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Re: Bits from the Release Team - Kicking off Wheezy


(accumulated replies FTW)

On Fri, Apr 29, 2011 at 11:20:31PM +0200, Andreas Barth wrote:
> >  * unstable always feeds to testing
> >  * "release N" == "testing", until the "freeze".
> You know that we had once "frozen", and have given up since as that
> didn't scale even back then?

I think it has already been pointed out at some point that it's not a
complete analog.  Specifically (AIUI), way back then, "frozen" was
basically a snapshot of unstable, with all the bugs problems, etc.
Indeed, it was a large part of the motivation for having testing in the
first place.

What most of the proposals here are suggesting is that we have something
similar, but based off of a "testing" snapshot instead.

> This concept needs double or tripple man power from what we currently
> have. That's the show-stopper.

I don't totally agree with that estimate but as I've pointed out before
it *will* be more work, just lke maintaining two branches in a VCS instead
of one would be.  Additionally, the proposal would suggest that:

 * much of the extra work could be done by the package maintainers themselves.
 * much of the additional overhead could be automated/scripted.

Whether it actually *could* is of course another question, but that's
why it's part of a hypothesis.

On Fri, Apr 29, 2011 at 11:48:53PM +0200, Andreas Barth wrote:
> On the other hand, the entry barier into the release team isn't too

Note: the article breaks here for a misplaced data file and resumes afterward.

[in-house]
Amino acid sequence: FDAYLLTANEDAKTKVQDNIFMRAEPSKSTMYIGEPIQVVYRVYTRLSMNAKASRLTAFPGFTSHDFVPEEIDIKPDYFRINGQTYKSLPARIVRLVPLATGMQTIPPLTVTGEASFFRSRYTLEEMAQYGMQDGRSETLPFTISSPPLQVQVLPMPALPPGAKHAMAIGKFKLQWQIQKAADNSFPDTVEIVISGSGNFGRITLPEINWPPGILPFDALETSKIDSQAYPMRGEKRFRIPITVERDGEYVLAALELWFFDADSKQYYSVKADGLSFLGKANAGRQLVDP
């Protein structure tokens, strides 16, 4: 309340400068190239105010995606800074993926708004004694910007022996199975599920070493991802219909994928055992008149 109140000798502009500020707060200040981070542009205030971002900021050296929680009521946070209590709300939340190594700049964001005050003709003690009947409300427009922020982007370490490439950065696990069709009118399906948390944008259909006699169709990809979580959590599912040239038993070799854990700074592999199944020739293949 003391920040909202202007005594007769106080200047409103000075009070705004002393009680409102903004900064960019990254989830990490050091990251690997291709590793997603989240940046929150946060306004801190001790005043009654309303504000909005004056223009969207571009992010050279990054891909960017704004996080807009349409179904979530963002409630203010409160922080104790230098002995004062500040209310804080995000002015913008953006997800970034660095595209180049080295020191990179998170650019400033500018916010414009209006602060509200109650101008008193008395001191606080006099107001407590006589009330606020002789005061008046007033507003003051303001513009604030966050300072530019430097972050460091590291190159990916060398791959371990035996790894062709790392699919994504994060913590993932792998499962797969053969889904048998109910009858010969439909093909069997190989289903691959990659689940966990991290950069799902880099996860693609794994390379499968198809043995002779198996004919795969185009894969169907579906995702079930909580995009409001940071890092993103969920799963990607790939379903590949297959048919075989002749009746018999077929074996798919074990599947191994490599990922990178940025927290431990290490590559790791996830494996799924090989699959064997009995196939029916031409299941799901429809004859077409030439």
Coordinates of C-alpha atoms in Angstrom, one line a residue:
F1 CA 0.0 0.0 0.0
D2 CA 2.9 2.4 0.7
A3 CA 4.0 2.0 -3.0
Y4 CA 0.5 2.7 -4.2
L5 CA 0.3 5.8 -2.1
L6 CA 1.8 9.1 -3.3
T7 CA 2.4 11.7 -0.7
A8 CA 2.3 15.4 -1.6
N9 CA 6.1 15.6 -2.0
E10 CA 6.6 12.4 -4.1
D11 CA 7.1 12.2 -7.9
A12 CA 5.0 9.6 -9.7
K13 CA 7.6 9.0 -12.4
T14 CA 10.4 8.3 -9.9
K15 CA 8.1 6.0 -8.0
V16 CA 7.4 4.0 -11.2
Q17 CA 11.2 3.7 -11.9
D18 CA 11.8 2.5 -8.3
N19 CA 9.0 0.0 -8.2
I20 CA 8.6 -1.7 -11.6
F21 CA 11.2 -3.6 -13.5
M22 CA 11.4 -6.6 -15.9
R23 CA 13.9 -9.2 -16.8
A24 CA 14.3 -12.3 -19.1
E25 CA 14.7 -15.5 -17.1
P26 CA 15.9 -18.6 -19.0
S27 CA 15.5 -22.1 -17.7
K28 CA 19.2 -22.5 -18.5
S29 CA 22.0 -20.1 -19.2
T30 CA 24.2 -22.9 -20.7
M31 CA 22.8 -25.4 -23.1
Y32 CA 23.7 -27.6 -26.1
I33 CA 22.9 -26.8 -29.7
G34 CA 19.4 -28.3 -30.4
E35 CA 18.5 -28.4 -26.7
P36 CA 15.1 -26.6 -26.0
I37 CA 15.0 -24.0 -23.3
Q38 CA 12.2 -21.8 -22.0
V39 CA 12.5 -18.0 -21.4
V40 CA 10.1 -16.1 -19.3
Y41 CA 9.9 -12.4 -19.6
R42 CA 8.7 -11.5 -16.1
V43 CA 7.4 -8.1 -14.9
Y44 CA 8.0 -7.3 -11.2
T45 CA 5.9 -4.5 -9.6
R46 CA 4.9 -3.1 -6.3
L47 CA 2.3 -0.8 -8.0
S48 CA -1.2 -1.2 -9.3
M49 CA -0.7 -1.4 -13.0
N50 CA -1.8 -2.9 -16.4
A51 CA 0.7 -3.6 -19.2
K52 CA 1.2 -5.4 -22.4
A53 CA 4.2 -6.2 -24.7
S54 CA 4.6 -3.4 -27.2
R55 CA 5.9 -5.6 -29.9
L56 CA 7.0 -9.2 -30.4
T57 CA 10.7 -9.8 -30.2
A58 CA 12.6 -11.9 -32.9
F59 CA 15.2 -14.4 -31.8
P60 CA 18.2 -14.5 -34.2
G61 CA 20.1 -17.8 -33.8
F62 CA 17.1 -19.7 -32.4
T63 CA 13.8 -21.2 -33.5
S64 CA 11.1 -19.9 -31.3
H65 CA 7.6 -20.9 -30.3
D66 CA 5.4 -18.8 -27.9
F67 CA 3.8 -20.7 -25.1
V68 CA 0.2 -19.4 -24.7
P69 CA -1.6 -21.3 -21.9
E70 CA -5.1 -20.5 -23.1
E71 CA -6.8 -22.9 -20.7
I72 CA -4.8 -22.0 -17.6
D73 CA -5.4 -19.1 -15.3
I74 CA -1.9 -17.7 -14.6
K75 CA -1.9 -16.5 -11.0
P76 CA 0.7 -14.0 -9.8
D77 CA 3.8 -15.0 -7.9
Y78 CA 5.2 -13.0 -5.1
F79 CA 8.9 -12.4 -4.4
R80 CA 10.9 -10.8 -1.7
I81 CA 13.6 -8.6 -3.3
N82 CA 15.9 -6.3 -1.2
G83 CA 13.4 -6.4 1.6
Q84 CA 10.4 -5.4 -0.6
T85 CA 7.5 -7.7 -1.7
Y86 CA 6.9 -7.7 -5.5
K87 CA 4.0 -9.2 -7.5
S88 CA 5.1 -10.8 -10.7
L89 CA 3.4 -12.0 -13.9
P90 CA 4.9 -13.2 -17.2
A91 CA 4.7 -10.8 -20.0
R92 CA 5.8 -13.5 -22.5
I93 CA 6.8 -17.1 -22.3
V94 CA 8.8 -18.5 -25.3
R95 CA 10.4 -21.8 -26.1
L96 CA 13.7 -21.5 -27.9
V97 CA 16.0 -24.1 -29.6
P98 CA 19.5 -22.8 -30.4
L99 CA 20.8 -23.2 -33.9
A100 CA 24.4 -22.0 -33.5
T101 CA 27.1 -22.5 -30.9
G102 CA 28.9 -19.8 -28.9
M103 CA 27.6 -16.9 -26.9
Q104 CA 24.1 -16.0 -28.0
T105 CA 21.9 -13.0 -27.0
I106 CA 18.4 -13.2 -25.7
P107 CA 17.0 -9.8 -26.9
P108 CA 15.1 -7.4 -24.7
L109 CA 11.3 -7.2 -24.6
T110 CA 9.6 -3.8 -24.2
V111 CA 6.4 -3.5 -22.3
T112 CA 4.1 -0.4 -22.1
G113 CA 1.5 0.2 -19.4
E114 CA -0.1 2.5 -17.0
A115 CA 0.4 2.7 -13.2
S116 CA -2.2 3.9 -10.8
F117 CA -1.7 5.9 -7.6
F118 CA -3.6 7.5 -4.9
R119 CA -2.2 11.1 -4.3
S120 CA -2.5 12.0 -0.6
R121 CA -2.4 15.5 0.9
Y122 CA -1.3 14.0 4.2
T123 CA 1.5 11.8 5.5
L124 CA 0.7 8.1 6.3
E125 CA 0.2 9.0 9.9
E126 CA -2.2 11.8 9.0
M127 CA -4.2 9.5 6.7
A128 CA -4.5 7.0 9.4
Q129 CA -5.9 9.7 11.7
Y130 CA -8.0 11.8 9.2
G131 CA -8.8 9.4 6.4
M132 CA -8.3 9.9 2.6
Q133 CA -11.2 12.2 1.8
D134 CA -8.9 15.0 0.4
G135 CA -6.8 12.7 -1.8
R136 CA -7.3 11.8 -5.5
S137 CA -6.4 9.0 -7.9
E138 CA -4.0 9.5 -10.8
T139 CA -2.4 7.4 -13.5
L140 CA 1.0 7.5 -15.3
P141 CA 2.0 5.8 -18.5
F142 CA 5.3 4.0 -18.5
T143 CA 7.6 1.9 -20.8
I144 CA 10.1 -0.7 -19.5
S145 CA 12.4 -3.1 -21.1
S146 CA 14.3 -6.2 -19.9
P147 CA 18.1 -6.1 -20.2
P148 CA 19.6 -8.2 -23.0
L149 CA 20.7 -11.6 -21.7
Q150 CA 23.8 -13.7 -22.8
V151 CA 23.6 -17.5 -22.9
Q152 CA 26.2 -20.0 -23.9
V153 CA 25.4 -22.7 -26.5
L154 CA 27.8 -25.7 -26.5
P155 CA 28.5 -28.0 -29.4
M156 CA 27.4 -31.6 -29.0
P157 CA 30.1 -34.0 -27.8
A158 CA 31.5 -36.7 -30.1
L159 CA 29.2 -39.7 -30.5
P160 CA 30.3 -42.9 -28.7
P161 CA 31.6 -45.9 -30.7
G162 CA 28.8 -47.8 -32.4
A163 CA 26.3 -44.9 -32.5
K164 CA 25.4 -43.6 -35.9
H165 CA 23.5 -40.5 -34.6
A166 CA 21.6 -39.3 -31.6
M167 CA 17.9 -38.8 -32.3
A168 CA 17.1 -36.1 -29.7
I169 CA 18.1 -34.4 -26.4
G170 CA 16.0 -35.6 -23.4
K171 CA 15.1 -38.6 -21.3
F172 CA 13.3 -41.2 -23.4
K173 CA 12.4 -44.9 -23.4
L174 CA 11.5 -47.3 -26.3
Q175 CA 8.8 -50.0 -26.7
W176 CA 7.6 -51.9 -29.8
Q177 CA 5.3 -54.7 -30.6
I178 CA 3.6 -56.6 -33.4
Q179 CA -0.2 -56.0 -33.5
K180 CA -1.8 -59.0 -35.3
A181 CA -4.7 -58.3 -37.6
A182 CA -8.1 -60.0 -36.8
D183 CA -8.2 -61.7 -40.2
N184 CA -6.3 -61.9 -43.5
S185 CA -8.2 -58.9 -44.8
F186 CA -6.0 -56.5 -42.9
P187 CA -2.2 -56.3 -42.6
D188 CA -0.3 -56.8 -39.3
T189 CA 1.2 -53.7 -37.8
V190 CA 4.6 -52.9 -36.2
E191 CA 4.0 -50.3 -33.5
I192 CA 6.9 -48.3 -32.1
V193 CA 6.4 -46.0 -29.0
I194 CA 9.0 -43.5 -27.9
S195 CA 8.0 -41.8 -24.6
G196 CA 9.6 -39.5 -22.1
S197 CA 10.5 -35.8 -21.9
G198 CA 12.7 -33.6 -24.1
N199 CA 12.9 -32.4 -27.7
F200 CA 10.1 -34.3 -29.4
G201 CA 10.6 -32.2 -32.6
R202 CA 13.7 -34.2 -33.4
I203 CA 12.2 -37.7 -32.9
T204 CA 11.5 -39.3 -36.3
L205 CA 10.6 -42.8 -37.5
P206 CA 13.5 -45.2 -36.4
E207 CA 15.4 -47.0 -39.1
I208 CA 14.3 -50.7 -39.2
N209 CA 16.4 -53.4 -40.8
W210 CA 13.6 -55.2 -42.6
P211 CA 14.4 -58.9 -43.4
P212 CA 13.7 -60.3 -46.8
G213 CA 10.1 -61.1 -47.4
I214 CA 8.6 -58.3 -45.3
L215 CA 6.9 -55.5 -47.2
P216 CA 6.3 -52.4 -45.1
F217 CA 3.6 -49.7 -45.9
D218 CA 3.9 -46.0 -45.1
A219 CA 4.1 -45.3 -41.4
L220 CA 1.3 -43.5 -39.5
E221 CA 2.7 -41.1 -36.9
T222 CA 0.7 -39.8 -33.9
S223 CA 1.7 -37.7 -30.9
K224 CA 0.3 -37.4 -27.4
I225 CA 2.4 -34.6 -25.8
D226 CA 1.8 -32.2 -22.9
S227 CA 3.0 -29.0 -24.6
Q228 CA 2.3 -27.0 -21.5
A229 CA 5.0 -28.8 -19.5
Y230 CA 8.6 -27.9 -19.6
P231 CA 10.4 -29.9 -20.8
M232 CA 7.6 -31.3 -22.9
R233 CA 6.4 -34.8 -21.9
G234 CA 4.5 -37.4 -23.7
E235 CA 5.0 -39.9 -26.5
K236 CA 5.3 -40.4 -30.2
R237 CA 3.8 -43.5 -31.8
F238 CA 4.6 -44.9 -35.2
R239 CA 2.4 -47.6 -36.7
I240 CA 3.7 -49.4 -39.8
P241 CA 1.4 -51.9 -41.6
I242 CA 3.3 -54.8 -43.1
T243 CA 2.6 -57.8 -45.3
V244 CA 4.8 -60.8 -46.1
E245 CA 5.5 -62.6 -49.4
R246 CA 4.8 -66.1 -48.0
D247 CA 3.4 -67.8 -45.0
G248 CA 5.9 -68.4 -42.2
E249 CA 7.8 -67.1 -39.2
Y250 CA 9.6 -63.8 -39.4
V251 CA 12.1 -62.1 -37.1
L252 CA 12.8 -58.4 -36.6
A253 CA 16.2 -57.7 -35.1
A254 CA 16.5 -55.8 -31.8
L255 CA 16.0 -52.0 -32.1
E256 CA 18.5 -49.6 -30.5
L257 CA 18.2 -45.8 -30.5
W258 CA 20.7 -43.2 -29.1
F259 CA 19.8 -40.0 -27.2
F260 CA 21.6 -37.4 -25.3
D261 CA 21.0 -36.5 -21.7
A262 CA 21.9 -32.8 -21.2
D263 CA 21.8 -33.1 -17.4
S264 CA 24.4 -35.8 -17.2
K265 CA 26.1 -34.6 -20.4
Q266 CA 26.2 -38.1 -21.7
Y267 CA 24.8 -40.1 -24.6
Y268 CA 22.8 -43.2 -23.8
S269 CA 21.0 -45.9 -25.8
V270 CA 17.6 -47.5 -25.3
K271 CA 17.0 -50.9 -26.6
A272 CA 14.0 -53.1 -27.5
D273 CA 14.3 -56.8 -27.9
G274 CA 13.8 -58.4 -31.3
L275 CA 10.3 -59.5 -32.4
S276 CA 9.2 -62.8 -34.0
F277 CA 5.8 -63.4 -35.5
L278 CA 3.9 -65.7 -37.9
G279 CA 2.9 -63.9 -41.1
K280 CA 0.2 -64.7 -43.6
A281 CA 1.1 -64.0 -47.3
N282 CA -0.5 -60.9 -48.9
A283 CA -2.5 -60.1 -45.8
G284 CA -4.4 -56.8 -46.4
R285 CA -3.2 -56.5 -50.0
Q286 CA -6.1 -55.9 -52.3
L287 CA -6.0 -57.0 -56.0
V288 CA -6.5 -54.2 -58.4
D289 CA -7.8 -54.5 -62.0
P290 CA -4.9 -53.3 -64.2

> high. If someone is willing to work e.g. only on encouraging packages
> fixing important bugs to testing faster, please get in contact with
> one of the release managers (or me), and we can certainly arrange
> something in the interesst of all.
> But just making more mess in testing for PR reasons doesn't sound like
> a good idea to me.

I don't think it's for PR reasons.  It's because currently, when Debian
is in the middle of forming it's rock-solid stable release, EVERYTHING ELSE
slows down too.  When AJT introduced testing he referred to it as a
"sludgey" alternative to frozen, but when the entire project is sludgey
for extended periods of time, it affects the number of fun and innovative
things happening in Debian.  I'm a big proponent of the "when it's ready"
camp, but also think we could come up with a way that lowers the collateral
damage to other parts of the project.

On Fri, Apr 29, 2011 at 11:22:54PM +0200, Andreas Barth wrote:
> I don't think the plan is straightforward, but just "not working".
> It's easy to write down things that other people need to do - but that
> won't work.
> Please show the man power necessary to get your plan implemented -
> otherwise, all is moot.

As I've said before, I'm willing to do more than throw popcorn from
the armchair here :)  My biggest hesitation for rolling up my sleeves
and getting right at it is that I wasn't sure whether it would fall on
deaf ears and be a collossal waste of time.  And note that I'm not
pinning "waste of time" to "accept/reject" for the proposal--I think this
is a very intresting experiment, and regardless of the outcome we'd
probaly walk away with some new ideas/tools/questions.

To kinda put my money where my mouth is, I'd be willing to sign up as
some kind of release assistant, helping with the current release processes
while working on this proposal.

On Fri, Apr 29, 2011 at 06:50:04PM -0400, Michael Gilbert wrote:
> Actions speak a whole lot loader than words and design by committee is
> unlikely to get you anywhere.  And a GR (as mentioned in your blog
> So, really what I'm saying is just go for it.  Prove that its
> something worthwhile so the project has a basis for adopting it.

I think the best way forward at this point is something along those lines.
I'll take out a DEP for starters, so we can have authoritative place
with a "project plan" (i.e. not scattered across ML's and blog posts).



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